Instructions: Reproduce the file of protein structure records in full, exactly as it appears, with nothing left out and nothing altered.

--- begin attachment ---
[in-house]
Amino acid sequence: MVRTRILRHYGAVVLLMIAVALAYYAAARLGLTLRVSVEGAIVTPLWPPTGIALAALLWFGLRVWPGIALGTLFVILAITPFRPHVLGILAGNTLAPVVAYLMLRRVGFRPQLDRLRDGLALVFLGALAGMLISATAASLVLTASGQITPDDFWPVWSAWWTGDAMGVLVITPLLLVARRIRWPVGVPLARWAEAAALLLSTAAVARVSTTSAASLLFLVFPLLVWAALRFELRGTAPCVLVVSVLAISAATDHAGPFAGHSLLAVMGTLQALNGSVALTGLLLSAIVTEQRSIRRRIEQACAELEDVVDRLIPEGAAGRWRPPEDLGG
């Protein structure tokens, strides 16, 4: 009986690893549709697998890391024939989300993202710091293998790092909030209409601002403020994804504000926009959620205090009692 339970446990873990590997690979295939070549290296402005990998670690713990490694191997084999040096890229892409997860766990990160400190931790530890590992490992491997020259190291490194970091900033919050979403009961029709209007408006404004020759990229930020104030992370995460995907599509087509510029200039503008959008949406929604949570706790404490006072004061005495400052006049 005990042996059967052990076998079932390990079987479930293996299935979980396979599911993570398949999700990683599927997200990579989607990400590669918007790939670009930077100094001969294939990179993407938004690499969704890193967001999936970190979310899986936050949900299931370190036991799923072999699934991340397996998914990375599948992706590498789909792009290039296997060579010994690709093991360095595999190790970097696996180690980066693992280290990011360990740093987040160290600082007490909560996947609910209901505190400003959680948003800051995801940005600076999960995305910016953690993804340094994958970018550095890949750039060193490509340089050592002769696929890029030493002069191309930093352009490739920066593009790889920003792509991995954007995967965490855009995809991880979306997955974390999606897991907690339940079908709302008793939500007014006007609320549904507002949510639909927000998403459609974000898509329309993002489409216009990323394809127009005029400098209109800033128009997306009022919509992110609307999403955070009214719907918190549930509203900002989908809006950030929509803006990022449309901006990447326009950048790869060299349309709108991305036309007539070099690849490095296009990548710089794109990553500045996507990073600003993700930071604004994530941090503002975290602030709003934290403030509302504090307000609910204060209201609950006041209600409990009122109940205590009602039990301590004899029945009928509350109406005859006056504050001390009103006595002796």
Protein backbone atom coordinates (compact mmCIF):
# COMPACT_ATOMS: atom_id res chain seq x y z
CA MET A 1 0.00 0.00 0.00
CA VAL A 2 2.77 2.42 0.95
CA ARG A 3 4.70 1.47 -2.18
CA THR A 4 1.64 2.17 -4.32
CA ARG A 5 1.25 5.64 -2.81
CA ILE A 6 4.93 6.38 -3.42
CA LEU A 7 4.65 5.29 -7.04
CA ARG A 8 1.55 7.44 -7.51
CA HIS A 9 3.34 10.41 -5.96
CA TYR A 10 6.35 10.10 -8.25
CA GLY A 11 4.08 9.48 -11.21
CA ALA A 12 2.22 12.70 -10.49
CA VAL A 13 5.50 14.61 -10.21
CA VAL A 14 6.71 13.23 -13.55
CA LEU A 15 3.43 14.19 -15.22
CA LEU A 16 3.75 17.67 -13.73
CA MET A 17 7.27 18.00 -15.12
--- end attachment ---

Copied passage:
[in-house]
Amino acid sequence: MVRTRILRHYGAVVLLMIAVALAYYAAARLGLTLRVSVEGAIVTPLWPPTGIALAALLWFGLRVWPGIALGTLFVILAITPFRPHVLGILAGNTLAPVVAYLMLRRVGFRPQLDRLRDGLALVFLGALAGMLISATAASLVLTASGQITPDDFWPVWSAWWTGDAMGVLVITPLLLVARRIRWPVGVPLARWAEAAALLLSTAAVARVSTTSAASLLFLVFPLLVWAALRFELRGTAPCVLVVSVLAISAATDHAGPFAGHSLLAVMGTLQALNGSVALTGLLLSAIVTEQRSIRRRIEQACAELEDVVDRLIPEGAAGRWRPPEDLGG
């Protein structure tokens, strides 16, 4: 009986690893549709697998890391024939989300993202710091293998790092909030209409601002403020994804504000926009959620205090009692 339970446990873990590997690979295939070549290296402005990998670690713990490694191997084999040096890229892409997860766990990160400190931790530890590992490992491997020259190291490194970091900033919050979403009961029709209007408006404004020759990229930020104030992370995460995907599509087509510029200039503008959008949406929604949570706790404490006072004061005495400052006049 005990042996059967052990076998079932390990079987479930293996299935979980396979599911993570398949999700990683599927997200990579989607990400590669918007790939670009930077100094001969294939990179993407938004690499969704890193967001999936970190979310899986936050949900299931370190036991799923072999699934991340397996998914990375599948992706590498789909792009290039296997060579010994690709093991360095595999190790970097696996180690980066693992280290990011360990740093987040160290600082007490909560996947609910209901505190400003959680948003800051995801940005600076999960995305910016953690993804340094994958970018550095890949750039060193490509340089050592002769696929890029030493002069191309930093352009490739920066593009790889920003792509991995954007995967965490855009995809991880979306997955974390999606897991907690339940079908709302008793939500007014006007609320549904507002949510639909927000998403459609974000898509329309993002489409216009990323394809127009005029400098209109800033128009997306009022919509992110609307999403955070009214719907918190549930509203900002989908809006950030929509803006990022449309901006990447326009950048790869060299349309709108991305036309007539070099690849490095296009990548710089794109990553500045996507990073600003993700930071604004994530941090503002975290602030709003934290403030509302504090307000609910204060209201609950006041209600409990009122109940205590009602039990301590004899029945009928509350109406005859006056504050001390009103006595002796």
Protein backbone atom coordinates (compact mmCIF):
# COMPACT_ATOMS: atom_id res chain seq x y z
CA MET A 1 0.00 0.00 0.00
CA VAL A 2 2.77 2.42 0.95
CA ARG A 3 4.70 1.47 -2.18
CA THR A 4 1.64 2.17 -4.32
CA ARG A 5 1.25 5.64 -2.81
CA ILE A 6 4.93 6.38 -3.42
CA LEU A 7 4.65 5.29 -7.04
CA ARG A 8 1.55 7.44 -7.51
CA HIS A 9 3.34 10.41 -5.96
CA TYR A 10 6.35 10.10 -8.25
CA GLY A 11 4.08 9.48 -11.21
CA ALA A 12 2.22 12.70 -10.49
CA VAL A 13 5.50 14.61 -10.21
CA VAL A 14 6.71 13.23 -13.55
CA LEU A 15 3.43 14.19 -15.22
CA LEU A 16 3.75 17.67 -13.73
CA MET A 17 7.27 18.00 -15.12